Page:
We are in Greece, the oldest wine country in Europe, where the techniques of cultivation and pruning of the vine were born and spread. 

We had the pleasure of interviewing Dimitris Skouras, winemaker of  Skouras winery. Intrigued by the production of his Peplo, a rosé obtained from 3 varieties vinified in different ways, a pleasant chat was born with excellent insights that we wanted to share with you. 


Your winery is in Nemea Region, what can you tell us about this region, under the viticulture aspects?   

Nemea is a region that consist of 16 villages. It is the biggest PDO wine producing region in Greece. The main variety cultivated in Nemea is Agiorghitiko. We have found proof that grapes were cultivated here for 3000 years. Nemea is a mountainous region. Vines are planted as low as 300m but go up to 1000m or more. This means that there are many diverse micro terroirs and that is also because of the huge variety in soils. Meaning that depending on the altitude and soil composition we get different expressions of Agiorghitiko. This gives us, as winemakersa chance to experiment and find our own personal style. 


When was your winery born? Tell us something about your winery. 

The winery was born in the village of Malandreni. My father George Skouras is the first generation. He started the winery back in 1986. He was the first in the family who got involved in winemaking. His first attempts were at his father’s basement, making wine with a few barrels. Today we have a lovely and modern winery that apart from making wine hosts visitors from all over the world.

Which wines do you offer? How many rosés?  

We have approximately 20 different wines. A few blends some single vineyards, international and Greek varieties and a total of 2 rosés.

How was born the idea to make a particular rosé like Peplo? 

The idea of PEPLO was born through our experience and our aim to make a premium rosé equivalent of our fine whites or reds. Having experimented with lots of varieties on rosé winemaking and on amphoras and acacia barrels and after 3 years of experiments, we decided which blend excited us the most.  The goal is a gastronomic and delicious rosé that can age really well. Peplo is obtained from Syrah which ages in steel tanks, Agiorghitiko which ages in acacia barrique and from Mavrofilero which ages in amphorae in contact with the skins for 4 months.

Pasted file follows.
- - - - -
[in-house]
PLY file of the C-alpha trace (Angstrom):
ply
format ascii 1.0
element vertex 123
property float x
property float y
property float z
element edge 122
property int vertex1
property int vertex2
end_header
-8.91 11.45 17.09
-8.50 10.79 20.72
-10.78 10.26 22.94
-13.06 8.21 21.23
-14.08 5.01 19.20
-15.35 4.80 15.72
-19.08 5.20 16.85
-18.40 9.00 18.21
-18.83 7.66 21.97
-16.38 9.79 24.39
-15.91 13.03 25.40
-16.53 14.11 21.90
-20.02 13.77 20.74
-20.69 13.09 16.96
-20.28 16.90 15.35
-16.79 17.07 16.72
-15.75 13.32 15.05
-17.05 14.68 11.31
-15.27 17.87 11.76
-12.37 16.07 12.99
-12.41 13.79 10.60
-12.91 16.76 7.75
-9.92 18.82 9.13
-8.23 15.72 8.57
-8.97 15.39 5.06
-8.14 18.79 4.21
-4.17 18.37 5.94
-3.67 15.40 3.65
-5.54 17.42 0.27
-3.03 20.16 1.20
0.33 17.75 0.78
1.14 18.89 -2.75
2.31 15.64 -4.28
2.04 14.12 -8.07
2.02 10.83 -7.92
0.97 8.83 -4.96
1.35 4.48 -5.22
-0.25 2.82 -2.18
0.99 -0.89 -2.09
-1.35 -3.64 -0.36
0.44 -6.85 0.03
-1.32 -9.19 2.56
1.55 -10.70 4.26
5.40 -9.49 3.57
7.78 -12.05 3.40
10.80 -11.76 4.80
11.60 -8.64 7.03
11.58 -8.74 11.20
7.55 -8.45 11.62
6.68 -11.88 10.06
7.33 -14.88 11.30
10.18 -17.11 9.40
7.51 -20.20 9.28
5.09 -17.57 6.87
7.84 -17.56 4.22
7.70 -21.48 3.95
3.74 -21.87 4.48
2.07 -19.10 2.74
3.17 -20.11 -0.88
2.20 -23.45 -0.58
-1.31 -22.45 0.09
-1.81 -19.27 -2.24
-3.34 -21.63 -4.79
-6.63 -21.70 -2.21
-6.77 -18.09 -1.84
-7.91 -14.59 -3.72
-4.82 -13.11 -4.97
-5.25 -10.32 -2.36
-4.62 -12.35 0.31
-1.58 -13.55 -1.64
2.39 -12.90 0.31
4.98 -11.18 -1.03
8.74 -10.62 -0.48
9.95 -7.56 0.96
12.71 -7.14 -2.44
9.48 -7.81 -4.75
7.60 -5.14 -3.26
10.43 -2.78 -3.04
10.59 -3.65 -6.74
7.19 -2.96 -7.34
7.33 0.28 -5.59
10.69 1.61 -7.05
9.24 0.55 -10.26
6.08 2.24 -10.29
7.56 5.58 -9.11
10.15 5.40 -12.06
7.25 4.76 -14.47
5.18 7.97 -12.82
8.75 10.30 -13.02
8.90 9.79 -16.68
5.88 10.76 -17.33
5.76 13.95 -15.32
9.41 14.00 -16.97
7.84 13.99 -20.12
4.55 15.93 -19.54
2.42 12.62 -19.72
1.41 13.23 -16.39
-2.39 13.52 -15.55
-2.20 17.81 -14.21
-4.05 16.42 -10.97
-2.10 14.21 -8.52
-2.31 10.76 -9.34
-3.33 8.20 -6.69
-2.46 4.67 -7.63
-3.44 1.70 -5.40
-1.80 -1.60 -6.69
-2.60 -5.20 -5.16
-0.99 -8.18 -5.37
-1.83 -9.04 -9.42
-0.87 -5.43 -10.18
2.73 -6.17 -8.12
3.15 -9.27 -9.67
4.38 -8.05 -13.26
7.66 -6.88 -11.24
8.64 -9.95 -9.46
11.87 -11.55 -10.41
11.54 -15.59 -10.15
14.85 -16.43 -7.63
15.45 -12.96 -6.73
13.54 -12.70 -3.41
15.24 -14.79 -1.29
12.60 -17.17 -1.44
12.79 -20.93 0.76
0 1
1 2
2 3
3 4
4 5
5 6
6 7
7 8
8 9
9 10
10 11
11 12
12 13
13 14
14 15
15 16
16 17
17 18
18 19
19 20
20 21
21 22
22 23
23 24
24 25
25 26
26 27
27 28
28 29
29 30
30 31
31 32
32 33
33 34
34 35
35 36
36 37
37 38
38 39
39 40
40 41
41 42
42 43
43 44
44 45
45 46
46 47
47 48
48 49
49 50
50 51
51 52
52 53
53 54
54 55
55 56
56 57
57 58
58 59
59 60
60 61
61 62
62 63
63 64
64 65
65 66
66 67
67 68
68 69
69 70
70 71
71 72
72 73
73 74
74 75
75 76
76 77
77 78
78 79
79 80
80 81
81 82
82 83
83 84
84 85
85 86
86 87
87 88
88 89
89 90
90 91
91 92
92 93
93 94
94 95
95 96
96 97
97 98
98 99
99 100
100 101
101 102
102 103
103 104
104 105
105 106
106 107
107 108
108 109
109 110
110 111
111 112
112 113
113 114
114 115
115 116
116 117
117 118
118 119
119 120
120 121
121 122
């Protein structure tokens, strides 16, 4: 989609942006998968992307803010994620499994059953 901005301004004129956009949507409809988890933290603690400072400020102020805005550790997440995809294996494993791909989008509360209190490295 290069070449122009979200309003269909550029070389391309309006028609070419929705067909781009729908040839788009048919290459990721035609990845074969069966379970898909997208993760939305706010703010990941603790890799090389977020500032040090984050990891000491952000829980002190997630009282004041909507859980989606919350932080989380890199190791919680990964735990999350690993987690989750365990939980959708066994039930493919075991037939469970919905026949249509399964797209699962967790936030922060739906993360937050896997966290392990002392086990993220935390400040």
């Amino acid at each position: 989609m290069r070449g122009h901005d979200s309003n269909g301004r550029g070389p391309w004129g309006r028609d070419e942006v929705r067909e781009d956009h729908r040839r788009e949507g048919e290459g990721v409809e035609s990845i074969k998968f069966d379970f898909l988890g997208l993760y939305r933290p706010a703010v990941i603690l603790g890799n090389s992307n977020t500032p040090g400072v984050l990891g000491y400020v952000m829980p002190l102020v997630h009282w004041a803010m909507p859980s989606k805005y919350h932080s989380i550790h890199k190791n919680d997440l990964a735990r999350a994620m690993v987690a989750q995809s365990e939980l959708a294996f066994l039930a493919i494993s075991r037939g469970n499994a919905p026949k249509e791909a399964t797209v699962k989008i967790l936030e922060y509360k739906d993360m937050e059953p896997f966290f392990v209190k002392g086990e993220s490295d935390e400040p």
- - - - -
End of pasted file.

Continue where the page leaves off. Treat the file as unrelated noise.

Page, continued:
Rosé Greece

© Skouras Winery

Based on your experience, is the current consumer interest in rosé just a trend? How is rosé trend in Greece? 

Rosé for me is a worldwide trend. The same applies in Greece. It is a trend that we needed. It pushed us, as winemakers, to evolve the rosé category and put more effort to it. Also, being a trend it doesn’t mean it is not here to stay. This trend has created big fans of rosés and made people who were not drinking wine to try it and fall in love with it. The rosé trend in Greece is similar to the rest of the world. It started a couple of years later and it keeps growing ever since. 

“Rosé for me is a worldwide trend. Being a trend it doesn’t mean it is not here to stay”

What is your most important market?  

Apart from Greece our most important market is the US. It is a market we have been working with for over 30 years. We like the US very much as people there are very open to try new things or varieties they don’t know or can’t pronounce. They also seem to love Greece! I try to go to the US every year and it is always an amazing opportunity to be there. 

Do you have any curiosities/fun facts you would like to share with us about your adventure in the world of wine? 

Hmm, a very interesting fact that I recently learned. There is a new research that disproves that wine should be stored on it’s side. Apparently it is better to keep the wine standing to keep the cork in a better condition as long as the humidity in the environment is relatively high. There will be further research on the subject but it just might be that we have been storing wine wrongly all this years! 


Thanks Dimitris for this conversation! We wish you the best and long live rosés! 

Would you like to find out more about Greek wines? Maybe visit the wineries of one of Oldest Wine Country in the World? Visit the Greece By The Glass website and contact my friends Stefano and Nancy. Their tours are led by winemakers and are conducted in Italian, English, German, Portuguese and of course Greek. Plus, they are very nice!

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